36 8. Gear boxes Activity 4 solution If the engine turns at 6,000 rpm then the transmission ratio means that the transmission shaft will turn at rpm( d.p. ) ext calculate how far the car will travel when the wheel turns once. This is given by the circumference of the tyre as c πd 06. π. 947 (m) The distance travelled in minute is then the rate of rotation in rpm multiplied by the distance travelled per rotation: x ( m) ( d.p. ) The speed in ms  is the distance travelled in second which is the distance travelled in minute divided by v ( ms ) ( d.p. ) See Converting 60 speeds on page 3 Converting this to mph by multiplying by the factor.4 gives This is clearly far too fast! Possible causes are v ( mph) ( d.p. ) (a) A mistake in the algebra check your workings (b) Something stops the car reaching this speed (c) Something's missing It is not (a)! For (b) students may talk about drag due to the ground or the air. While this does limit speeds it would not slow a car from 574 mph down to about the 0 30 mph limit of a car. There must be something missing. Simple Gears and Transmission page: 36 of 4 MEI 0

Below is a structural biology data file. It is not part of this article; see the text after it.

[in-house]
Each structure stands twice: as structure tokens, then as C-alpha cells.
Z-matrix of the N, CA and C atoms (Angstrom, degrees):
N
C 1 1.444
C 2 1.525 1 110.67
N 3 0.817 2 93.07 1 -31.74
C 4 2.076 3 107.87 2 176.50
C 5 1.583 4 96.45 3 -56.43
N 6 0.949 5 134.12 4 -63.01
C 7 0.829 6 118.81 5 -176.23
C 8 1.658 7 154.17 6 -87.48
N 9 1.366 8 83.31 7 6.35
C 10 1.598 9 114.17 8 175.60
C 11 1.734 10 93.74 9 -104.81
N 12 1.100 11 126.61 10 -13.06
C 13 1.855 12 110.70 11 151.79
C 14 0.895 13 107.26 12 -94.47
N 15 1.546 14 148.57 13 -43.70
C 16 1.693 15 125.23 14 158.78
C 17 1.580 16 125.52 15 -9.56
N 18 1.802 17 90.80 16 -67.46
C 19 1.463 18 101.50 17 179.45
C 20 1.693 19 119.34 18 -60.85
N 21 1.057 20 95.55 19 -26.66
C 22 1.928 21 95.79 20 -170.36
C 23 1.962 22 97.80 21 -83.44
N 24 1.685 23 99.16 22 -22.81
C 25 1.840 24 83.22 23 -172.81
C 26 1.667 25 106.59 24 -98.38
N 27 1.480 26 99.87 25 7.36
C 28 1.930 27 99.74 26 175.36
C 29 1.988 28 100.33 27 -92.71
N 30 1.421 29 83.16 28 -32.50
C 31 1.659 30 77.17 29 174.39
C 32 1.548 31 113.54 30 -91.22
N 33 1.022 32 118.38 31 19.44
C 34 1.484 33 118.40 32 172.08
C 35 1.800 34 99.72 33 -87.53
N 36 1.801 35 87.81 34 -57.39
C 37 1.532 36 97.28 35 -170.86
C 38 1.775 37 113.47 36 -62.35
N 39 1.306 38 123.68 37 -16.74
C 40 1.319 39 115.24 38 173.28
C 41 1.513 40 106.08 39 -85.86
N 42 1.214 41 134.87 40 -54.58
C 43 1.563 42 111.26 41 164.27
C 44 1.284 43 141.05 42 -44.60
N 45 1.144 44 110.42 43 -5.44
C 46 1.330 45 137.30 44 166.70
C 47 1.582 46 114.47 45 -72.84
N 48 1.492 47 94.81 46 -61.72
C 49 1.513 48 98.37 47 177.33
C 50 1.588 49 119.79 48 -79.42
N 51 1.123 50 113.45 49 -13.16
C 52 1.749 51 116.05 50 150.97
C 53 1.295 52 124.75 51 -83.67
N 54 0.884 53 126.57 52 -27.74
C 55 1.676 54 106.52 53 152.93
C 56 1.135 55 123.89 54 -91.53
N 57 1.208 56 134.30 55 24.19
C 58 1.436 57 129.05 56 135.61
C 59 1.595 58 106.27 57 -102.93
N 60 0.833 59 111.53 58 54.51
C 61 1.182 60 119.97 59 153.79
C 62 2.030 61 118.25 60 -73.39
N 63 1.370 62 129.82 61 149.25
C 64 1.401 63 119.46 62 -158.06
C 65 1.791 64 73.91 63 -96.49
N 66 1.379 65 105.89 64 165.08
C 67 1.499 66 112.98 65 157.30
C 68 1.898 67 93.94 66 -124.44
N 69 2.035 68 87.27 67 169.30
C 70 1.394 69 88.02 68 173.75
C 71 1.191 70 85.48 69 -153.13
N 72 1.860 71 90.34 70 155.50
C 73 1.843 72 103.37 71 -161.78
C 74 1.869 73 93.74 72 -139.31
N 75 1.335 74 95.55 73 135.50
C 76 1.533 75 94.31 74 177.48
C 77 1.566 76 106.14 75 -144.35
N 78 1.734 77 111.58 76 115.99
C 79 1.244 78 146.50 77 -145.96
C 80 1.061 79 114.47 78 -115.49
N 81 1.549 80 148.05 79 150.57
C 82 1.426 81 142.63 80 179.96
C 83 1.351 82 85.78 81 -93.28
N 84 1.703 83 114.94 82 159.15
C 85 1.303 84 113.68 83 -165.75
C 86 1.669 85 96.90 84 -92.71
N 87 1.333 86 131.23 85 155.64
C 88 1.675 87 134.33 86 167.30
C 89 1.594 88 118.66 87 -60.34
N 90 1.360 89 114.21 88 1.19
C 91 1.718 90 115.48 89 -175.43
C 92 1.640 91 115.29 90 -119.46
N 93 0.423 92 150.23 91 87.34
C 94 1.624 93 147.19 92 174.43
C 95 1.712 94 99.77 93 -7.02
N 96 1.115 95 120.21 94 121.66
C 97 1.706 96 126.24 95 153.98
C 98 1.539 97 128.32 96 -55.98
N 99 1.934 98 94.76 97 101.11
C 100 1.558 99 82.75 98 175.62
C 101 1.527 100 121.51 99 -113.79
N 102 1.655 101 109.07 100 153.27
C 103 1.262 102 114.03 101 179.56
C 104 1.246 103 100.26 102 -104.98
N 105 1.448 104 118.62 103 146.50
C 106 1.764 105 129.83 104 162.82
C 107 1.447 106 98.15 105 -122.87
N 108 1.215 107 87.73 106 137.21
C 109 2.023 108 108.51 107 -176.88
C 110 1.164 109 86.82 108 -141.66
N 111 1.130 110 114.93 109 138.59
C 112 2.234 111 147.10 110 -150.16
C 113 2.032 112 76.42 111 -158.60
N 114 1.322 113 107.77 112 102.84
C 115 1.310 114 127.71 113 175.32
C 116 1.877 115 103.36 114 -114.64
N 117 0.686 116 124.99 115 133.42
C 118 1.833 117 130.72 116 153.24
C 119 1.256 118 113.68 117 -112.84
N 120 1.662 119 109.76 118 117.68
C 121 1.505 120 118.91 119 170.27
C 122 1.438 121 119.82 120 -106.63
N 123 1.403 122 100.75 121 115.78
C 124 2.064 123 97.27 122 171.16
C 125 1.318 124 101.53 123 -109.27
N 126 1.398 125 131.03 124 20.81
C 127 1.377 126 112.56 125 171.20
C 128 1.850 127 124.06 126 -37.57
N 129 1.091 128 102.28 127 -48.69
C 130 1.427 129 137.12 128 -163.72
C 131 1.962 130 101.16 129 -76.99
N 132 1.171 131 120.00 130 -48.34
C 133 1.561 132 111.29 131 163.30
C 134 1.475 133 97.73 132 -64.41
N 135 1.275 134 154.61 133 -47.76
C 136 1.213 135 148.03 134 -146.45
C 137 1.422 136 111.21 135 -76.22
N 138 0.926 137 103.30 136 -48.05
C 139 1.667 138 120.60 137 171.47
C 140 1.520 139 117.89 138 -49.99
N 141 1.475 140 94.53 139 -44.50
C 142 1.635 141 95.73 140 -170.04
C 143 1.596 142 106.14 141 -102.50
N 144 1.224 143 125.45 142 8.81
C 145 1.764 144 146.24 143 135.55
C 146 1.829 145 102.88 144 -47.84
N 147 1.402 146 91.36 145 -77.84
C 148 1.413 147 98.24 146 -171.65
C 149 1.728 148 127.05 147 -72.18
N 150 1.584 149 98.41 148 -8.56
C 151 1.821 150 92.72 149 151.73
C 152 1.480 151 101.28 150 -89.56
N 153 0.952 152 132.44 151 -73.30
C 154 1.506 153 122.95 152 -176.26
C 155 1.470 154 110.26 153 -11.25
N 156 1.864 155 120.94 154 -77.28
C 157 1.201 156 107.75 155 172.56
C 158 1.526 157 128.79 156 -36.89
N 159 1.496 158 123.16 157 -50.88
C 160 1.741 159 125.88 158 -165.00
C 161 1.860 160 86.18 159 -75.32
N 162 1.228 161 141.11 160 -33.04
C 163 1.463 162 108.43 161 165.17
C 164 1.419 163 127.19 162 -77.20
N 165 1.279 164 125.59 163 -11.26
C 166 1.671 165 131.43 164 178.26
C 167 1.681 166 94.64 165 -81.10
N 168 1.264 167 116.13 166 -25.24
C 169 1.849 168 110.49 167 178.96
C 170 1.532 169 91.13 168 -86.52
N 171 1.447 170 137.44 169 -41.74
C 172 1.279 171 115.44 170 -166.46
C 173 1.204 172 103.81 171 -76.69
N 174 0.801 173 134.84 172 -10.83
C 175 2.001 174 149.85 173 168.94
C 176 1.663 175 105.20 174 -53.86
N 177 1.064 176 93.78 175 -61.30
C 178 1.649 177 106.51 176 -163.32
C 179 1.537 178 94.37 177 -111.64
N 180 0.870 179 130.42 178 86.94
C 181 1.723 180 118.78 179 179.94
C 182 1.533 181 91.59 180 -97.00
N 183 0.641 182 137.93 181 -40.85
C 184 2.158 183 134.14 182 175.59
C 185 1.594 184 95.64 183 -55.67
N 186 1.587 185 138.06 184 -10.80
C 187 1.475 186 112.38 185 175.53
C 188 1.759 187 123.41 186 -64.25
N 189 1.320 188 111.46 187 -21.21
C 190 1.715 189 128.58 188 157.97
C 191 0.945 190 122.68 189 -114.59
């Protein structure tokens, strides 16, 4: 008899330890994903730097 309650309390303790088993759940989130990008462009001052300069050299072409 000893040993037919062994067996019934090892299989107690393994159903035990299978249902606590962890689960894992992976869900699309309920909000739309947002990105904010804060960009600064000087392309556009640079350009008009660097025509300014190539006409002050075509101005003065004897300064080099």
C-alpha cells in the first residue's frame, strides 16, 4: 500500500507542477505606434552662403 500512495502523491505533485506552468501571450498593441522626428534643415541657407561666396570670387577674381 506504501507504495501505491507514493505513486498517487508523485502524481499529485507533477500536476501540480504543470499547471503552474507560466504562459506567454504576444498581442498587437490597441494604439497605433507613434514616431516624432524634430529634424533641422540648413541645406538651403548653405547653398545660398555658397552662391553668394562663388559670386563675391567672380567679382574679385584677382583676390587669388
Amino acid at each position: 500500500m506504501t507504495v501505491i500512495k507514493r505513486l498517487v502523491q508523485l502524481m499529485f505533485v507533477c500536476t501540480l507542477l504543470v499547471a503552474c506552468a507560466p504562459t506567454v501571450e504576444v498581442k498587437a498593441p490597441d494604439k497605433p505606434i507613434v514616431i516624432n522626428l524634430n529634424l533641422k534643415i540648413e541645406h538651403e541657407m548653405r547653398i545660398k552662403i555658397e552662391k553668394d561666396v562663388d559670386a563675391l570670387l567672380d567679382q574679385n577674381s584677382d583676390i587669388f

37 9. Gear boxes  part Activity 5 solution The solution method is the same as for the previous activity except that a different gear ratio is used. The results are Gear Speed (ms  ) Speed (mph) st nd rd th th Discussion solution You can see that each gear has an upper limit of speed. A car is driven so that the engine is revving at a reasonably low level for fuel efficiency. However, if the engine speed is too low it is in danger of stalling. If it does not stall, the torque transmitted will be low so acceleration will be poor. Discussion 3 solution To make a reverse gear you have to add an extra gear to the system. If the engine and wheels both turn clockwise when the car is in forward motion then the gear box must have an odd number of gears connecting the engine to the wheels, see Activity 4. To make a reverse gear then, the gear box must introduce another gear between the engine and the wheels so that there is an even number. Simple Gears and Transmission page: 37 of 4 MEI 0